The customers stood up and in one go emptied the contents of their tiny cups.
“Please …please … please …” Fatna kept saying as she ushered and pushed Mustafa lightly on the back towards the rear of her compound. Bakri followed her.
When the men were out of her site, Fatna quickly collected the cups and rushed with these, together with the five-litre jerry can, to her rubbish container on another side of the compound, and thrust them into the middle of the container. She then scattered the rubbish around the items, camouflaging them in trash.
Like countless compounds in this slum of Omdurman, as well as in other shanty towns on the outskirts of Khartoum, Fatna’s was comprised of walled fence and a one-roomed, box-shaped building, both structures constructed from mud. The one-roomed building was located on one side of the compound, and a roofless and likewise mud-walled pit latrine stood on the opposite side. A resting shelter with an adjacent kitchen, both erected from bamboo and papyrus, was in a corner of the compound, closer to the main structure.
Fatna now ran into the box-shaped building and carried out a twenty-litre plastic jerry can towards the laundry part of the compound, next to the latrine. She dragged a metallic basin leaning against the wall and then checked her water drum, but there was only the dirty residue at the bottom. Whatever happened to Osman Kuku and his donkey-drawn water cart today, she was disappointed in him. Without wasting time, she desperately poured some of the contents of the jerry can into the basin, rushed back inside and grabbed a few clothes and beddings and a piece of washing soap and came and threw the garments on the ground next to the basin, hurling some on the jerry can to cover it completely. Then she tossed a dirty bra and dirty underwear into the basin; just to put off whomever may come nearer; just in case.
Fatna then hurriedly carried a small stool from the resting shelter and came and sat near the basin, holding the soap, her back to the gate, like she was innocent and had been sitting there since sunrise.
The police swoop was becoming more frequent and increasingly random. Fatna knew earlier that they came on weekends, which in northern Sudan was Thursday through to Saturday. But nowadays they pounce on homes in the middle of the week as well; with no particular pattern.
Fatna had never been caught red-handed. But like Um Abdallah had often said, she believed everyone had their luck; everyone had their good and bad days.
She knew her brewing contraptions plus two twenty-litre jerry cans of the spirit were safe, as she usually buried them in an empty drum in a hole; underneath a simple resting shelter on an undeveloped but fenced plot of land. That land belonged to a friend and was just behind her compound. She paid for the space. She did the concealment in the middle of the night, away from prying and untrustworthy eyes. She also disposed of the used dates initially somewhere in the ground, in the same compound and in metallic barrels as well, but later carried these in portions and dumped them elsewhere, away from her home.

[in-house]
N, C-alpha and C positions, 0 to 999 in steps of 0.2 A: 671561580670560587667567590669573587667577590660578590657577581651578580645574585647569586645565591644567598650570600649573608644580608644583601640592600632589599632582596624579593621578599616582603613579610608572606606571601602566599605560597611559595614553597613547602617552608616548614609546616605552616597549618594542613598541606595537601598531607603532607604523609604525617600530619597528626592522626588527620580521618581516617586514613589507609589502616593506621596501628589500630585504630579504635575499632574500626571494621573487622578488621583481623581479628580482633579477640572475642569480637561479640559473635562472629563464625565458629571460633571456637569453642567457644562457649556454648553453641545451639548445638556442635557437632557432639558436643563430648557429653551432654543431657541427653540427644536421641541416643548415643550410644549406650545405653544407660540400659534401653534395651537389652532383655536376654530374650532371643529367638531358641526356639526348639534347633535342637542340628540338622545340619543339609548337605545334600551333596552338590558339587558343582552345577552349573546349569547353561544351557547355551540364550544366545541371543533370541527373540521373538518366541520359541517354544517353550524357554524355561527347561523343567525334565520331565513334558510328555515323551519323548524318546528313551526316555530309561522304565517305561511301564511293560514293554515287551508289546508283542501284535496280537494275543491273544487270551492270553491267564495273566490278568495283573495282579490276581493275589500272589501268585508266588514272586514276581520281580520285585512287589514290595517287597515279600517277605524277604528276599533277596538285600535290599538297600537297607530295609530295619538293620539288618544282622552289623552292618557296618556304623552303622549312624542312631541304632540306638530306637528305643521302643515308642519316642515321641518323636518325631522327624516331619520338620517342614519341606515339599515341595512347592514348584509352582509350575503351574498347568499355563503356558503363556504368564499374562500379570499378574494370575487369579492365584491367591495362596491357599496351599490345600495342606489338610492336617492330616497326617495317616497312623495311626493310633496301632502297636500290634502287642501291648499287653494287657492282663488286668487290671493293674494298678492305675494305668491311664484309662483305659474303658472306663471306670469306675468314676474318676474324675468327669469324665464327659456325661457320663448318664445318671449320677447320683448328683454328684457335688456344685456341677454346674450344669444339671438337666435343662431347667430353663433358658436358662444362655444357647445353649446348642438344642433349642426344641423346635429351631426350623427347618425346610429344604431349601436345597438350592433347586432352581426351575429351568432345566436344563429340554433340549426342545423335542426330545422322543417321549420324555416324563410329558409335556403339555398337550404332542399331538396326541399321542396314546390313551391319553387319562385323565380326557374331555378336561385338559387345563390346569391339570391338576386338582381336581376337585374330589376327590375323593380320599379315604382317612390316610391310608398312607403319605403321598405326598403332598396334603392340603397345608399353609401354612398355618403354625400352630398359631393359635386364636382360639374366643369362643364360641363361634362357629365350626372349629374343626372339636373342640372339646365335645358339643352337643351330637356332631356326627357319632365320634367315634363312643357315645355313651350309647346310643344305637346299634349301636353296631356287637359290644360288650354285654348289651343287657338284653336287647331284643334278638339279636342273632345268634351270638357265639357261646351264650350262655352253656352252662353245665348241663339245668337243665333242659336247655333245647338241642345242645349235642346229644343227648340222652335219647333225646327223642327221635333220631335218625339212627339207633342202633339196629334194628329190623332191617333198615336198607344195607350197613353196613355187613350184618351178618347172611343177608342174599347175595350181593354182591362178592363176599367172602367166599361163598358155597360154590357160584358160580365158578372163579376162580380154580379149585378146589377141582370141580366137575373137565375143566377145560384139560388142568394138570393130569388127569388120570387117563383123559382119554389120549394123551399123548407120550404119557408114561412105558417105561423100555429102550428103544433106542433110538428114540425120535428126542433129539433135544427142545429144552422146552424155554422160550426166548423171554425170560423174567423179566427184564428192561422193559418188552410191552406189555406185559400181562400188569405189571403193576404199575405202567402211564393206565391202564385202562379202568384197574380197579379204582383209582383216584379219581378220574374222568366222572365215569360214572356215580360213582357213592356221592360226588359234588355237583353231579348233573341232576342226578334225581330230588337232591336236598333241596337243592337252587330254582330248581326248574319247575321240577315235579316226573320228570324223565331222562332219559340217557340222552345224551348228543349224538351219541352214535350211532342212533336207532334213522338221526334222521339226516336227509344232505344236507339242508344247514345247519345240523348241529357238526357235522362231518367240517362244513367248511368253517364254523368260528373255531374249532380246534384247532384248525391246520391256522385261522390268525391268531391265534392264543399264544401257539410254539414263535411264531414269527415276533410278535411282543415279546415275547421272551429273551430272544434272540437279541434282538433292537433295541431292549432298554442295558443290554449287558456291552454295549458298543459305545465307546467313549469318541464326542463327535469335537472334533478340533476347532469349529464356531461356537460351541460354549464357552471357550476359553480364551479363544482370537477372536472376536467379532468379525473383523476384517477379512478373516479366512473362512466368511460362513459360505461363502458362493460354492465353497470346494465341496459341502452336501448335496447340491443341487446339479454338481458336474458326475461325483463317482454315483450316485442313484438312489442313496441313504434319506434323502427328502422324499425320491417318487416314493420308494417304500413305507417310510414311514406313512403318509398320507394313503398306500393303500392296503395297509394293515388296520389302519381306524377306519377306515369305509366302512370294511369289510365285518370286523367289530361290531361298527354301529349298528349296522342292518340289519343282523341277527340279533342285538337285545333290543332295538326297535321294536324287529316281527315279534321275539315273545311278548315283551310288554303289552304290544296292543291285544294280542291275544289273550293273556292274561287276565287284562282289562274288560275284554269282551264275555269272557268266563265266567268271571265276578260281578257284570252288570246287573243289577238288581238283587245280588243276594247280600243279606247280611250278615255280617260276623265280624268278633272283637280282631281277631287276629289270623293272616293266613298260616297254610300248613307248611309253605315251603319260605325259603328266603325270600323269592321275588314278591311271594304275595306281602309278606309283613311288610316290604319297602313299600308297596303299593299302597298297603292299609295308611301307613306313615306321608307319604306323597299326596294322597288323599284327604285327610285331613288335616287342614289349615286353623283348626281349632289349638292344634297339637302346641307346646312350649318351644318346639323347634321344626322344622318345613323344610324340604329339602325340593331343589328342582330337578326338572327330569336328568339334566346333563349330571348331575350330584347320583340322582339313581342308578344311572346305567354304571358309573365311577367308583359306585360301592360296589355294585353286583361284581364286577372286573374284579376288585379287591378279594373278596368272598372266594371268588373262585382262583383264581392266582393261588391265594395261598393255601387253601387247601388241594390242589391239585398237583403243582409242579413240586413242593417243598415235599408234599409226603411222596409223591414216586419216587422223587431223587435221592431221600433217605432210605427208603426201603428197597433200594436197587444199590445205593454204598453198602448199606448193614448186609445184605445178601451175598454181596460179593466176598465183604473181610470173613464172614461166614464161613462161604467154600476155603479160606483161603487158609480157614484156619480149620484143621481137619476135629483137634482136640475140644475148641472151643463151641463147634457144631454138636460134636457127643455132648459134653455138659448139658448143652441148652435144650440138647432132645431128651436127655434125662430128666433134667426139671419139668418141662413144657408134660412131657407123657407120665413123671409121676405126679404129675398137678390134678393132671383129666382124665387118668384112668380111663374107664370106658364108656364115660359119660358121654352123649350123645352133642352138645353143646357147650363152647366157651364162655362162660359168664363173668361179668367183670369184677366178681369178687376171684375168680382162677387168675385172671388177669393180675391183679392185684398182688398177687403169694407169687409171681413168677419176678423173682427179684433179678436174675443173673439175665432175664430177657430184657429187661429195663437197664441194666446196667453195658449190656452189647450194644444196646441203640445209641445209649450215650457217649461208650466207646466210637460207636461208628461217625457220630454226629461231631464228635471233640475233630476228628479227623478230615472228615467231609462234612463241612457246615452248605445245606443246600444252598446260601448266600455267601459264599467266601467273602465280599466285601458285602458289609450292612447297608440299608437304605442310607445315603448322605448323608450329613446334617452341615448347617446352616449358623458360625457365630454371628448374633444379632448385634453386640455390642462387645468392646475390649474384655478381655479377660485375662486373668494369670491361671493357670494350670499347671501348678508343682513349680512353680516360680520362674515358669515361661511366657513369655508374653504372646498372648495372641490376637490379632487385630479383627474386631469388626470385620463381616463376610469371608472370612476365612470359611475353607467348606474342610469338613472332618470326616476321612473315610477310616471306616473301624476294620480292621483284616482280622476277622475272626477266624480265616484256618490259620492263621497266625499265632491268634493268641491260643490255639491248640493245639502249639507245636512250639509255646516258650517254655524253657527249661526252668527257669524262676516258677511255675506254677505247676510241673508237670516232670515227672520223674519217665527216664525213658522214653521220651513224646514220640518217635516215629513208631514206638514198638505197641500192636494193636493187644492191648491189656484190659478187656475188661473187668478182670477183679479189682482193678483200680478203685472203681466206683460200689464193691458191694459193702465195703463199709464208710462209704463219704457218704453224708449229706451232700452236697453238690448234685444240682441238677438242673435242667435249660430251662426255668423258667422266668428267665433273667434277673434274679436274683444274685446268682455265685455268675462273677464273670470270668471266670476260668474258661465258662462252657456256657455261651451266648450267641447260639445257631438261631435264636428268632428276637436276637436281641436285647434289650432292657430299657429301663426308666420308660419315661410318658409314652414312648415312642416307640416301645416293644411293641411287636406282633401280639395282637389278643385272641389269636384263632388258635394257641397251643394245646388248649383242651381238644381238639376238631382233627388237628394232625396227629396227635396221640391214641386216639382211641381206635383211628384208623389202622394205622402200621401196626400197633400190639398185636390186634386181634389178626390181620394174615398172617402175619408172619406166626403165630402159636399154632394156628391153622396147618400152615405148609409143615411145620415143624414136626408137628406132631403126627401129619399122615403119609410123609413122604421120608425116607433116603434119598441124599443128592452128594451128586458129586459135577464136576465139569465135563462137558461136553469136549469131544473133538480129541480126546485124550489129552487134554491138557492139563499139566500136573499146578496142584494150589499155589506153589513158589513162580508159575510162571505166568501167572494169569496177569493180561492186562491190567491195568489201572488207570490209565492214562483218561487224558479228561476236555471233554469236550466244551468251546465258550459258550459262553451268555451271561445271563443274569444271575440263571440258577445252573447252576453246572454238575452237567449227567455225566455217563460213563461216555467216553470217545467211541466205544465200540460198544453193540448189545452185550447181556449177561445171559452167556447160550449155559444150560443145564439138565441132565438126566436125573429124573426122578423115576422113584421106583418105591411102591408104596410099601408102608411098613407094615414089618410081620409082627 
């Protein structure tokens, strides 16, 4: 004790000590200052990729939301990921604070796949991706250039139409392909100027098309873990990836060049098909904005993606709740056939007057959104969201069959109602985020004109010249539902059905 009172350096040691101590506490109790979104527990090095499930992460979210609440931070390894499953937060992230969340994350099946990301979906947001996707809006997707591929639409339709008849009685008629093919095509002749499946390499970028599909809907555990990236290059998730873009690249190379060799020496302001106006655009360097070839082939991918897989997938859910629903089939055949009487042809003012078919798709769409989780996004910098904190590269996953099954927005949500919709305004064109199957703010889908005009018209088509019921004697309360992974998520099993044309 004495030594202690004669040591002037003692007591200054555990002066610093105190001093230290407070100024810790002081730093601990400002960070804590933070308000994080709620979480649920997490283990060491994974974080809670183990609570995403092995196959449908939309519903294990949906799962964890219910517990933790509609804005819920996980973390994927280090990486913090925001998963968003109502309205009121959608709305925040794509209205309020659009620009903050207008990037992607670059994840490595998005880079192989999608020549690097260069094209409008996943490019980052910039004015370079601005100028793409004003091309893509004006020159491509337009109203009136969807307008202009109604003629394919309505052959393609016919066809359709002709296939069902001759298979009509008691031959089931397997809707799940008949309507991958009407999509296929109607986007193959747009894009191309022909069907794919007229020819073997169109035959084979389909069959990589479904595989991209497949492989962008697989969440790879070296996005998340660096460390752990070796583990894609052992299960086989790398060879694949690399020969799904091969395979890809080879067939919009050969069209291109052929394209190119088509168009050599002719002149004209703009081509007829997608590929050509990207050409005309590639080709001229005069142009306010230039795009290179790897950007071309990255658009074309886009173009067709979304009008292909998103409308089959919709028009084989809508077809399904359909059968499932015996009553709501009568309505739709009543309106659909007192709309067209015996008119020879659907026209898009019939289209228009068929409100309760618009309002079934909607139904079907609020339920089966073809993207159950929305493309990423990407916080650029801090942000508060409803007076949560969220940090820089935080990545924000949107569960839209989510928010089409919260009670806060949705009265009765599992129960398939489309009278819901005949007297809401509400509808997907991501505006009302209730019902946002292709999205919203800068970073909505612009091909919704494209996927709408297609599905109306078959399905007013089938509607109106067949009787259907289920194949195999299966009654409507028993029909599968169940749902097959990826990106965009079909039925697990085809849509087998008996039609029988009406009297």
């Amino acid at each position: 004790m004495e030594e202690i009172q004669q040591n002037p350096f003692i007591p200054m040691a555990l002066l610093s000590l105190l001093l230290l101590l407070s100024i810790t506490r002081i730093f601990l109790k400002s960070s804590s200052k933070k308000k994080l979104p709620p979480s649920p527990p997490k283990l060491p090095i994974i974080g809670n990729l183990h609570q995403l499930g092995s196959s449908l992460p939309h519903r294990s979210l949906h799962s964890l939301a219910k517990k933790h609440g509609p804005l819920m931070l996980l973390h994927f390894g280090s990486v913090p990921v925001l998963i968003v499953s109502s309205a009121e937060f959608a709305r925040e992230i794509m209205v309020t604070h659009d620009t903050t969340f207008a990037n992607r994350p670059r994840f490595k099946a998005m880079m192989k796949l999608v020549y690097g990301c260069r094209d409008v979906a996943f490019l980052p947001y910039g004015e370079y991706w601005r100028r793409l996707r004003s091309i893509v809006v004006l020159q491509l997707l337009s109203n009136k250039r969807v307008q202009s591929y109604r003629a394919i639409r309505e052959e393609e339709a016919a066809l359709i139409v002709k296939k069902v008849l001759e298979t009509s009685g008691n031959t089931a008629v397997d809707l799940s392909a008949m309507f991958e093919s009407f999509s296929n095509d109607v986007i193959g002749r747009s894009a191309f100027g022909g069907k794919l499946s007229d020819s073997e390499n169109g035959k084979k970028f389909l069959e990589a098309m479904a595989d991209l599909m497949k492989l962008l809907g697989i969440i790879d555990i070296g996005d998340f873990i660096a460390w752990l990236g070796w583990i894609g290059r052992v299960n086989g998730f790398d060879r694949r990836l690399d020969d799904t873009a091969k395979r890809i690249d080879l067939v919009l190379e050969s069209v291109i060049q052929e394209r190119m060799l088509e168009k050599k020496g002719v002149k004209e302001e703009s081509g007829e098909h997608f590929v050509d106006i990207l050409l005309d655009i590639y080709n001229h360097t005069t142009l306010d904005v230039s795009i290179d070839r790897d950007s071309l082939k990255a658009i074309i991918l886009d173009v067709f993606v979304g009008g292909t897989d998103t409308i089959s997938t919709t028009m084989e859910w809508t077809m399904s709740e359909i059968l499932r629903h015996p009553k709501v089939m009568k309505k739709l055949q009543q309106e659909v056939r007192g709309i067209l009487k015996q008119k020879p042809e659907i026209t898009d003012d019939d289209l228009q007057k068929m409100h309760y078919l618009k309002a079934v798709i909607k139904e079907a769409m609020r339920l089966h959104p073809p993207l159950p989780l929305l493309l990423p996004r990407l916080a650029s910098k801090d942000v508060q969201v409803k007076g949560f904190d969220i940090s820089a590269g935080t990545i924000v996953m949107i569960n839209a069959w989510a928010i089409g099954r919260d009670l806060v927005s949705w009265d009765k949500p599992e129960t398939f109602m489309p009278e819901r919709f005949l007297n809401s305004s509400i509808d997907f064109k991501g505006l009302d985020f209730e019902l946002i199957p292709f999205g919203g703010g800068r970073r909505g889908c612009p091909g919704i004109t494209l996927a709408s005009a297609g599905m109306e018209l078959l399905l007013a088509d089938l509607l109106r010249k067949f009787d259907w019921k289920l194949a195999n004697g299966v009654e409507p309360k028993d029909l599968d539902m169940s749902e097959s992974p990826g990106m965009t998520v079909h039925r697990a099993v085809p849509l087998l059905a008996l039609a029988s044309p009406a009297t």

Fatna’s real name was Meling, precisely, Meling na Lomodong. That was how she was known when she first came to Juba fresh from Lainya, in the southern part of the country. That was before she came to the North. It was her neighbour and friend Um Abdallah, who started calling her Fatna when she settled at Dar-es-Salaam, a few years back, saying that it was an easier and better name than the other long one, which was traumatizing to the tongue and lips to pronounce. Initially she was uncomfortable with a northern Sudanese or Muslim name, but later having gotten involved in a trade regarded as illicit, she felt for the idea of being known through a name that was not hers. Good to hide behind a name, she acknowledged, for she could always produce an identification card bearing a different name, should anyone connive with the police and trouble found its way to her. Thus the name Fatna stuck.
She had came to Khartoum with her first husband almost a decade earlier, in the early eighties. That husband, also from the south of the country, was initially a tailor at the main market in downtown Khartoum, Suk Al-Arabi, but he later drifted into the Sudanese army and was dispatched to the South. He was reported to have been killed in a battle, over two years ago now, somewhere in the confusing jungles of that part of the country.
After her husband died, with her very low level of education and hardly any skills, Fatna could no longer sit in the house as a housewife and wait for a husband to fend for the family. For where was the husband now? She could not beg either, for begging was unreliable and shameful. She searched for menial jobs to make ends meet; to be able to cater for her sons, Babu and Jid-du. She found work as a domestic help with an Arab family.